I can’t believe it’s July already! I’ve since changed jobs and begun my second semester of classes. In April I took Amtrak back to Denver so the boys could see their dad and I could go to a conference, and was able to meet up with my former co-workers, which was bittersweet. I miss those crazy cat people. The purest people I’ve ever had the privilege to work with.
It’s funny how one thing can completely impact your life and the road you end up on. Working at the cat place led me strictly into the realm of shelter medicine. Likewise when I entered school with one thing in mind, but issues led me to another. I enrolled at my local community college to take my pre-requisites for nursing school back in January. I still had some misgivings and reservations about it, but couldn’t think of anything else I would be suited for- medicine is all I know how to be around and do. Logical, then, to change species, significantly increasing my income and benefits in the process. However, biology was full at the time of registration, and a couple algebra classes needed to be taken before acceptance into chemistry, so I decided I was screwed, and took entry algebra. Somewhere in the midst of the first couple weeks, I decided nursing- at this time- was not the right avenue for me. What the hell do I do now?
Um, hello, Ms. Writer– English?? Emphasizing on creative writing? I’ve been forcing myself to deny that part of myself for so long, that it was- and is- still frightening to begin to assert . The more I thought about it, the more sense it made; it was as though the skies had opened up bright and beautiful when I thought of a life with words and words and words. I had been going through a tremendous amount of self-doubt and confusion over ‘what I want to be when I grow up’. As with everything, the answer was right there, having a nose-to-nose staring contest I was completely oblivious to.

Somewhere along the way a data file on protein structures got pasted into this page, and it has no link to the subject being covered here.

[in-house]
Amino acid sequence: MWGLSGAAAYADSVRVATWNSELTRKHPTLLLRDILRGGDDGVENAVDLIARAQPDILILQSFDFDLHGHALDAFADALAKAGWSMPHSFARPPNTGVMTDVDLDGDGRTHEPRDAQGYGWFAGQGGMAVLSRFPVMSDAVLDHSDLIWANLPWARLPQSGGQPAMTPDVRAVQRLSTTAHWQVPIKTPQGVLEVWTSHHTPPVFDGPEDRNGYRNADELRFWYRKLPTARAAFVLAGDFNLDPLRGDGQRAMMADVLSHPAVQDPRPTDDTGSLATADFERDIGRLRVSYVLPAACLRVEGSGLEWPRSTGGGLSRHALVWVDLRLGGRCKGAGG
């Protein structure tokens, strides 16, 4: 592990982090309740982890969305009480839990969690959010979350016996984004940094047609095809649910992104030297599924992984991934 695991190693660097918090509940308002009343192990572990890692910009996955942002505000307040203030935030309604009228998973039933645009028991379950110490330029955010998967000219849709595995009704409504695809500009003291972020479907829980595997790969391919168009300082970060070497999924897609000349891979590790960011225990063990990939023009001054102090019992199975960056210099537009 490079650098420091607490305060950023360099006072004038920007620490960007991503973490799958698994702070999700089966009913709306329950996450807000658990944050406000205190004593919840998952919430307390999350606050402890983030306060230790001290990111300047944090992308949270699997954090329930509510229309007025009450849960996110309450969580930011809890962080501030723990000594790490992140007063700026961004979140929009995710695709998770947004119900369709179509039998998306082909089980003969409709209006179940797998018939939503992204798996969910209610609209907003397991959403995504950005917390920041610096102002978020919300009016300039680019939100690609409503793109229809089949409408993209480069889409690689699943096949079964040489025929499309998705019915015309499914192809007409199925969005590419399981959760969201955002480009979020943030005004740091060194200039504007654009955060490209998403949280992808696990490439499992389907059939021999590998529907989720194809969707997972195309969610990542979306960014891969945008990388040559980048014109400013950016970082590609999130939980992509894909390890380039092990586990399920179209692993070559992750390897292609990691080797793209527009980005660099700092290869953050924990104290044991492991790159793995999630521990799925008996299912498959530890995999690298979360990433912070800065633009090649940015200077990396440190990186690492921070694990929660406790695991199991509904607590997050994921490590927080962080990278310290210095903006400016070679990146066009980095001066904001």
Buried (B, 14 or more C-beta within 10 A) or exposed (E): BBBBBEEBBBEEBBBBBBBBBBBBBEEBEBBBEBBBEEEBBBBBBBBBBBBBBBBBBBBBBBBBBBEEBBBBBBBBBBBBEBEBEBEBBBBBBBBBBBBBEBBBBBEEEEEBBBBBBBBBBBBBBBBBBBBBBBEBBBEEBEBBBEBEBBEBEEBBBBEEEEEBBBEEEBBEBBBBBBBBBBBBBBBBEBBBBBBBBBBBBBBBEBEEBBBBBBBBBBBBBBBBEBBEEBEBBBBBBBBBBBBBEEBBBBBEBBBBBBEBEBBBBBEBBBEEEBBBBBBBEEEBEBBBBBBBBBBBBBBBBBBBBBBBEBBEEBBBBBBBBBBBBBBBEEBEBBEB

I’m now taking English and an online Women’s Literature course, and I love them! Women’s Lit way more so. I’m just so hungry to keep reading more and more about women writers I’ve either never been introduced to, or whose books I’ve somehow managed to never pick up. Aside from their works is the astounding facts of history going on around them, dictating that it was vulgar and unacceptable for women to write, let alone think independently of a man (husband, father). The absolute misogyny of the middle ages, into the doctrine of the Victorian Era, in which femininity was defined as frail, passionless, and essentially being a mindless, child-like slave to the husband. It’s just so aggravating, so profoundly depressing and heart-wrenching. Reading this collective ‘herstory’ really makes one pause and reevaluate themselves and who they are as a person and as a woman- which is one of the key questions throughout history, the ‘Woman’ question. The ideals of a true ‘woman’ change somewhat each century. I think the beauty of this inanswerable question has been lost, though: there is no clear cut mold from which ‘true’ women must be cast, and that is the way it should be.
I am doing homework every single day, from the moment I get home or wake up (if I’m not working), till late at night. Lots of reading and writing for Women’s Lit, and lots of writing for English. I explain my swamp of projects at work and people say how it’s rough or how they’re sorry, and I respond ‘No! I’m not complaining!’ because I’m not. Being hampered down by school work is conversely very liberating, because it’s taken a very long time for me to come back to where I currently am. Having to logicalize and write essays on old literature, and plotting and organizing and writing countless papers for English is hard and extremely challenging, but it’s fun too! The brain exercise makes me feel like I’ve finally woken up from a dangerously long coma.